Magazine article Communication World

A Novel Approach: In Search of a More Personal Writing Style, Author Yang-May Ooi Turns to Blogs-And Discovers What Makes Them So Compelling to Write and to Read

Magazine article Communication World

A Novel Approach: In Search of a More Personal Writing Style, Author Yang-May Ooi Turns to Blogs-And Discovers What Makes Them So Compelling to Write and to Read

Article excerpt

How do you escape the solitary world of book writing, with endless days spent in your pajamas typing along at a project that takes months before it--and maybe you--sees the light of day? Yang-May Ooi, the author of two novels, The Flame Tree and Mindgame, both published by Hodder & Stoughton in the U.K., has the answer: blogging.

Ooi, who has been profiled in an English literature textbook alongside the likes of Kazuo Ishiguro and Salman Rushdie, came across blogs from all over the world while surfing the Net (instead of writing!), and became fascinated by the personal voices of many strangers. Drawing on her own experience--she was born in Malaysia and educated in the U.K.--Ooi has launched the innovative, magazine-style East-West blog Fusion View (www.fusionview.co.uk). Frequent CW contributor Silvia Cambie talked to Ooi to find out how she has used her multimedia site to create a growing cross-cultural community of writers, filmmakers and readers.

Silvia Cambie: How easy was it for you to make the transition from writing books to blogging?

Yang-May Ooi: After two legal thrillers, I wanted to develop a more personal, informal style for my third novel. I started a blog and found myself writing daily with enthusiasm--such a contrast from the struggle to work on my next novel! The more I wrote, the more visitors came to my site. E-mails and comments from readers encouraged me to write more. And as I wrote online, I rediscovered my own personal voice.

SC: How do you create a community around a blog?

Y-MO: A social network online is just like one in the real world, only you make connections through written text instead of speaking to someone personally. You visit other blogs, and you can join in the conversation by leaving a comment or e-mailing the blogger. The blog owner is likely to take a look at your blog in response, and other visitors might also come along via the conversation you just joined. They might then add their thoughts to your conversation.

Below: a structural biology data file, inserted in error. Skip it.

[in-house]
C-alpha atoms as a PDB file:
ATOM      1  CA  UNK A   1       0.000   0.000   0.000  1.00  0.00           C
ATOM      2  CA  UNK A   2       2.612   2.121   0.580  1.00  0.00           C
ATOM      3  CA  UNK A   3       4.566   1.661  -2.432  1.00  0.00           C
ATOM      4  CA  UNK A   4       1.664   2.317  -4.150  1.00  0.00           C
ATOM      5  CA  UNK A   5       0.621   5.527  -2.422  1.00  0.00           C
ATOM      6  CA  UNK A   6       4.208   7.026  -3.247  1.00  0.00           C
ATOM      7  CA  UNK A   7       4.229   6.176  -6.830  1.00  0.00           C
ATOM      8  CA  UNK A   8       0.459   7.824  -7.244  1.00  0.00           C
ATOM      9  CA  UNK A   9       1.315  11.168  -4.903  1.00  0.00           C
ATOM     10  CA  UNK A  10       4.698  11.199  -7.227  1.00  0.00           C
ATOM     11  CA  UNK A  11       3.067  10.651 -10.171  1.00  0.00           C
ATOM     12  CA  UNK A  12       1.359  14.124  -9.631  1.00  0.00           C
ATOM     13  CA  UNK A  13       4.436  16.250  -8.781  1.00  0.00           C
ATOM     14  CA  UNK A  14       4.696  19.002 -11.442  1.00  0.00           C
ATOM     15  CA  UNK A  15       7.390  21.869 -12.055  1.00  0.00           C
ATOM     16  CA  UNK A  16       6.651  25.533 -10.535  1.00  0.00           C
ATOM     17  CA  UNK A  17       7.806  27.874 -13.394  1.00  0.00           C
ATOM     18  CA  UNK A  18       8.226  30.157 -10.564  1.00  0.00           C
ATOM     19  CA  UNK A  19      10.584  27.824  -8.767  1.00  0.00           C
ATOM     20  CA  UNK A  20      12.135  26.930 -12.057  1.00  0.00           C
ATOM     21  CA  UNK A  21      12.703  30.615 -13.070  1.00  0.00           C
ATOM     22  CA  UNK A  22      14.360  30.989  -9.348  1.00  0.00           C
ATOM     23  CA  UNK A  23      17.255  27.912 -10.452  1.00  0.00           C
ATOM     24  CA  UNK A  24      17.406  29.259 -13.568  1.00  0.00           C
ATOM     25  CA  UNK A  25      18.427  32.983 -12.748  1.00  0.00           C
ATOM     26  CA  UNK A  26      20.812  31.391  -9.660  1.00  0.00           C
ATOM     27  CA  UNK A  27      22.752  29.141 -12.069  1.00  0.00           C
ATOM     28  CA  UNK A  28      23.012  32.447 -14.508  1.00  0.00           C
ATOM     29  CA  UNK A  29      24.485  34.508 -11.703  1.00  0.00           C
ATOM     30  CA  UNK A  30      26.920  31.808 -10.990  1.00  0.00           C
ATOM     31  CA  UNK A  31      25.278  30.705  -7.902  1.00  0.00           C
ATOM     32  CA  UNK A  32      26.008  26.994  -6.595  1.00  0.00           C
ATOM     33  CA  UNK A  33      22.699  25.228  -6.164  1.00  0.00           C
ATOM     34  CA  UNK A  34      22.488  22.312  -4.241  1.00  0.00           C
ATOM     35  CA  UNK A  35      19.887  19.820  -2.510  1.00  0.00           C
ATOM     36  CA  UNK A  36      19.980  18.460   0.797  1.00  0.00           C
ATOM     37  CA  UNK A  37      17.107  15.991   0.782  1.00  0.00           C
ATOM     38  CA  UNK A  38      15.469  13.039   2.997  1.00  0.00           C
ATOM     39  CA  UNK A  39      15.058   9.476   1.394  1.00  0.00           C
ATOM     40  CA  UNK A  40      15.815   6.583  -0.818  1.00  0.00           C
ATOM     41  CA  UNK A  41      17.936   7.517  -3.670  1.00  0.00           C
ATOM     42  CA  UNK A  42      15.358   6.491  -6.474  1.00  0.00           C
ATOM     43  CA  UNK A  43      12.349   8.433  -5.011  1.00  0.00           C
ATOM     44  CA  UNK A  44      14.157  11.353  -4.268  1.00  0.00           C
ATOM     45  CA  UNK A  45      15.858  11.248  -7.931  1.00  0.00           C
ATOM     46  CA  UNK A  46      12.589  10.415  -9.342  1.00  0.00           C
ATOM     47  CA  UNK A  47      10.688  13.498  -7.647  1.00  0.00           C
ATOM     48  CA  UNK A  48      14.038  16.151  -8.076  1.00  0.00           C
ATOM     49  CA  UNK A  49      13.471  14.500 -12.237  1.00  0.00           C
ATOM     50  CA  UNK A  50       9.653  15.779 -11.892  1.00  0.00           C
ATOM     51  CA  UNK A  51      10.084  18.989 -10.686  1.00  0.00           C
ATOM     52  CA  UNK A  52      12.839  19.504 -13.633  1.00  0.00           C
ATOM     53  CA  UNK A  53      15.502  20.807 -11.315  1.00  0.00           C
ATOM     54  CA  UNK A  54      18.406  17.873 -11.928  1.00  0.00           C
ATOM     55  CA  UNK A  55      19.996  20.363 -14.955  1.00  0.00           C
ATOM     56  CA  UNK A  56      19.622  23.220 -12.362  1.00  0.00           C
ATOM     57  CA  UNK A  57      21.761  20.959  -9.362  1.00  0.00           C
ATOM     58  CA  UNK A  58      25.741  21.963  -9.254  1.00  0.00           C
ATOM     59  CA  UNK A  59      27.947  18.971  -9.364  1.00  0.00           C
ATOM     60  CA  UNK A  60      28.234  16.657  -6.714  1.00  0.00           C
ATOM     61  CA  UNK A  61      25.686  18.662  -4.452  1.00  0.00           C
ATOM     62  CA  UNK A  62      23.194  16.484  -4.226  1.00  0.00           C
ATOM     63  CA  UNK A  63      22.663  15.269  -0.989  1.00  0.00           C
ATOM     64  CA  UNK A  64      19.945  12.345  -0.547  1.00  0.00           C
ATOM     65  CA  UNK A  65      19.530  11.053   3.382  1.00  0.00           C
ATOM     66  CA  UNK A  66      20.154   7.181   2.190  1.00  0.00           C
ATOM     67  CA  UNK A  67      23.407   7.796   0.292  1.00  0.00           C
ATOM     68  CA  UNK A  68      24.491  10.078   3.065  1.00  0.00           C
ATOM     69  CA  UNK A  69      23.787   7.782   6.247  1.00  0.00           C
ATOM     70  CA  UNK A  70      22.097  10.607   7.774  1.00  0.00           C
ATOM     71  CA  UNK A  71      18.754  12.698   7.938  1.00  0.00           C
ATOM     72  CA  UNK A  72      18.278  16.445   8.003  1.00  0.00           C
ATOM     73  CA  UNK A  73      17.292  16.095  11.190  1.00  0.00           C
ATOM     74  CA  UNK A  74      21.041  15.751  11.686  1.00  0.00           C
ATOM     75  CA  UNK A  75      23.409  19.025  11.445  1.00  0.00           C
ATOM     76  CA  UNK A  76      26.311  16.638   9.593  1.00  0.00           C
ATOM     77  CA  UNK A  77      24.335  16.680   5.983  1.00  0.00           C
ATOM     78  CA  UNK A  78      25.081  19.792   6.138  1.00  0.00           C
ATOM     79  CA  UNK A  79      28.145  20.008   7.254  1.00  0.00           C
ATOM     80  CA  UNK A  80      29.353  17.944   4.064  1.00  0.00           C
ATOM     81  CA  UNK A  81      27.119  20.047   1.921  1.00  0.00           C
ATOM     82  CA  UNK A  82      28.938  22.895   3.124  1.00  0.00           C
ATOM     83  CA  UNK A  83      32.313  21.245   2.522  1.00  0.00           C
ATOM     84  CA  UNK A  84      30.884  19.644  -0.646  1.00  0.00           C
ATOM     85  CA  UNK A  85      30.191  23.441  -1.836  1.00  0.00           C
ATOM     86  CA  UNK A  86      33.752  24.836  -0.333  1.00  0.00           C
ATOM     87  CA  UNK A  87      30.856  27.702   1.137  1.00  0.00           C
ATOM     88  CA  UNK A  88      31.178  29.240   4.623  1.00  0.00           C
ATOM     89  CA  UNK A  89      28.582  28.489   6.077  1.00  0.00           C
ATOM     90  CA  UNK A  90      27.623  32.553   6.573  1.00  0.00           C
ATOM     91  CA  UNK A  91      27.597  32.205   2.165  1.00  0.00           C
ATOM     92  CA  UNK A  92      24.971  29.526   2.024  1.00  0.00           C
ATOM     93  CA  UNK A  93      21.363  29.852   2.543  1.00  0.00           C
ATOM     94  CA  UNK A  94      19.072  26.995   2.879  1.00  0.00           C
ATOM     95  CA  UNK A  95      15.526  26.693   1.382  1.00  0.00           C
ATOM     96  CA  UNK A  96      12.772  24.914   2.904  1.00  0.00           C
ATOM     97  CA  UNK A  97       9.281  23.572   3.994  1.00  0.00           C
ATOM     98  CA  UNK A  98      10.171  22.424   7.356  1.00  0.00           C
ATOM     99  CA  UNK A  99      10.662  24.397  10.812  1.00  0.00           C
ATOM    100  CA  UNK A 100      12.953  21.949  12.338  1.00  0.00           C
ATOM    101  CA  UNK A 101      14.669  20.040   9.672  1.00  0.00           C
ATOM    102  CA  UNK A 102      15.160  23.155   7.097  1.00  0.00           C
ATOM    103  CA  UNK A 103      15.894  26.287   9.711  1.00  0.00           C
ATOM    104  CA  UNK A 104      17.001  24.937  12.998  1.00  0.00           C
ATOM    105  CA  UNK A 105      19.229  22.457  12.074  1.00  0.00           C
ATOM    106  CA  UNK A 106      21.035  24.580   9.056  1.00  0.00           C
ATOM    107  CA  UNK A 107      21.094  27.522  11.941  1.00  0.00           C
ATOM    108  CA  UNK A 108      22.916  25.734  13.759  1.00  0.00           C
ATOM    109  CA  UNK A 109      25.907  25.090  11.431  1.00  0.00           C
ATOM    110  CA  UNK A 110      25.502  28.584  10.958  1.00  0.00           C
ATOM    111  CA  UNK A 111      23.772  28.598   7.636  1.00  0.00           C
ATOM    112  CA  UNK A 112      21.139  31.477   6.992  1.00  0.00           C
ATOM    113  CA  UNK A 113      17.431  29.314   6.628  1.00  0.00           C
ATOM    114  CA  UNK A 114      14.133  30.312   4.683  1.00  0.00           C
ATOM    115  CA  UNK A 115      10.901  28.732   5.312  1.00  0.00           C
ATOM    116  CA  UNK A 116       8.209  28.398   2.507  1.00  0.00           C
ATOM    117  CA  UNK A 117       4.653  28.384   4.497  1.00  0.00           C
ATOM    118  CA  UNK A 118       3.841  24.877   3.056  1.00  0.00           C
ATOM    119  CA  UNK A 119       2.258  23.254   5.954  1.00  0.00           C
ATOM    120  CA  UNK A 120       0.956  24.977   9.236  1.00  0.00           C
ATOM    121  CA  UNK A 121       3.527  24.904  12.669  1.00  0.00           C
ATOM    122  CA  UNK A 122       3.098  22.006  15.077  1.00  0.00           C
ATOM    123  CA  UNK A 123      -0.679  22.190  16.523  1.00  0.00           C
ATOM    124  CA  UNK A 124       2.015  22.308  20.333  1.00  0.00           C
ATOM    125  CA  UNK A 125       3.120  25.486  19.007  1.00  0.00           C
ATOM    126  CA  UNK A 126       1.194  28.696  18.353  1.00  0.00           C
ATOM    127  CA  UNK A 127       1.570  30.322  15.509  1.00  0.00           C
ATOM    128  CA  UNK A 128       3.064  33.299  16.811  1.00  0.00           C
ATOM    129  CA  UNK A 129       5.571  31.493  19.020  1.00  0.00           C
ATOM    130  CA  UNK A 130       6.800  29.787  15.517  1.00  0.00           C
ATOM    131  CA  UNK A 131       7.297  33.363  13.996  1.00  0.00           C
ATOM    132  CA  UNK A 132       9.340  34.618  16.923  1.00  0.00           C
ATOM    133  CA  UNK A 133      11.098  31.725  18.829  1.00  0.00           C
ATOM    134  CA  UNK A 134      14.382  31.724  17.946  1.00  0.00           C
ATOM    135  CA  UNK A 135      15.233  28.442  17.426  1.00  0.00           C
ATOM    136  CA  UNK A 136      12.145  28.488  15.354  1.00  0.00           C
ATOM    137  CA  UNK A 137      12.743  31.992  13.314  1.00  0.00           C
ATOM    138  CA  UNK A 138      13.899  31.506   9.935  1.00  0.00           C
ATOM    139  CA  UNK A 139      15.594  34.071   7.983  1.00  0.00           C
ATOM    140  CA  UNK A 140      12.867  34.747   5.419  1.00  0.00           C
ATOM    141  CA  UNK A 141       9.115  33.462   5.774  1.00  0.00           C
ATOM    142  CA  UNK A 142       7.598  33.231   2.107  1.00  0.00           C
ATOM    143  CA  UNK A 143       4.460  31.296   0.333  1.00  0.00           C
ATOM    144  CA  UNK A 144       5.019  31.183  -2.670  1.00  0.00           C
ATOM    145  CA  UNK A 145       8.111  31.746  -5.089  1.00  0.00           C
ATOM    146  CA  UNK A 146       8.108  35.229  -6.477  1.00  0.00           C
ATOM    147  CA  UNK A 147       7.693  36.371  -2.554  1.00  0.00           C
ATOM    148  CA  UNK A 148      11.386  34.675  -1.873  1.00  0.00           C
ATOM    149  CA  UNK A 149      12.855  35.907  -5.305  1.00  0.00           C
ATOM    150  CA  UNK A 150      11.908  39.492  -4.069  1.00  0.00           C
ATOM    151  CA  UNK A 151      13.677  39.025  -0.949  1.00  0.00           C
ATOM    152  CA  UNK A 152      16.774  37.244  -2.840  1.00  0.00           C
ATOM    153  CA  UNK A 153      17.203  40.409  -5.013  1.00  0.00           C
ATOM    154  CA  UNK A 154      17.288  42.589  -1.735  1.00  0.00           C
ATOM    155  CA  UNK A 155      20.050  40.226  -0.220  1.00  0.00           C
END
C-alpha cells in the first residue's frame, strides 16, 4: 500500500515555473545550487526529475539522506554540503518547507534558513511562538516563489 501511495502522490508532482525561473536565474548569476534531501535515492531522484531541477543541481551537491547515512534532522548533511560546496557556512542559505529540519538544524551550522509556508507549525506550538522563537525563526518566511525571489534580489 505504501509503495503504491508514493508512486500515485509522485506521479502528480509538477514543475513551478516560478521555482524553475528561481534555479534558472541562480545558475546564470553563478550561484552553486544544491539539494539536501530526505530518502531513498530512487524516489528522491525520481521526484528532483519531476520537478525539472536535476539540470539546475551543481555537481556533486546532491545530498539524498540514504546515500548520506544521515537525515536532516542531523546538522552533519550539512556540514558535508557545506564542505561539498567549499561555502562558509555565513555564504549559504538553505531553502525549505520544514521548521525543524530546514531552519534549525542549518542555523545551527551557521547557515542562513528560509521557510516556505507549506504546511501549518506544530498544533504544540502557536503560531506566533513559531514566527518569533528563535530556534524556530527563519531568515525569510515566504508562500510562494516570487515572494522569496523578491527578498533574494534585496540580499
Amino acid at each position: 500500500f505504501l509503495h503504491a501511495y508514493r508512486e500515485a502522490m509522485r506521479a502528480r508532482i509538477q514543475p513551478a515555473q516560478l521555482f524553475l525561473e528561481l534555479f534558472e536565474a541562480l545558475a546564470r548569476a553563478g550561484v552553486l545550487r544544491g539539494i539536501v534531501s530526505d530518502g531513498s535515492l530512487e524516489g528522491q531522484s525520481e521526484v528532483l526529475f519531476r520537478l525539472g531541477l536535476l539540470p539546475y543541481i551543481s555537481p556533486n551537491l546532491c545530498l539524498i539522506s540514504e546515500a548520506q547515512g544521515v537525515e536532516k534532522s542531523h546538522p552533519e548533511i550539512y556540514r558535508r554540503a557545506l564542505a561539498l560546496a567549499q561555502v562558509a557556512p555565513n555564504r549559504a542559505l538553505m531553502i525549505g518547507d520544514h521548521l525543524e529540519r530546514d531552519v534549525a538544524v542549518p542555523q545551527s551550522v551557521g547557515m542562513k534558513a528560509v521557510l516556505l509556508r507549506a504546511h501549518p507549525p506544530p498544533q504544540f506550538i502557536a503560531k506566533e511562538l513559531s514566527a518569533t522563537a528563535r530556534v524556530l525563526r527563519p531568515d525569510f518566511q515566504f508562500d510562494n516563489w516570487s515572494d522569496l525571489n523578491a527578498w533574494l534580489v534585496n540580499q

A lot of advice out there about blogging says that links are the currency to make your blog top the search engines. That may be true, but it's a sterile way of looking at what blogging is about. For me, the key is to engage in a real way with other bloggers. Take the story of the translator Nicky Harman, who e-mailed me to ask if I knew any literary agents for her translation of a Chinese novel into English. I did not, but I was intrigued and invited her to write a first-person piece about the process of translation. As a result, she was approached by a publisher in China and is also talking to a U.K. literary agent, both of whom found her on Fusion View.

SC: How can blogs be used to promote the profile of writers and communicators?

Y-MO: First off, a blog isn't necessarily a replacement for traditional forms of PR, such as press releases or networking, but used in conjunction with them, blogging can increase your profile in a powerful way. The more regularly you write on your blog, the more Google and other search engines will love your site. At a deeper level, by building a quality community around the themes of your blog, you are likely to have more targeted traffic from visitors who are interested in what you are writing.

Having a well-designed site that projects your personal brand and delights the eye also helps. I started my blog in April [2006], using the free platform Blogger. …

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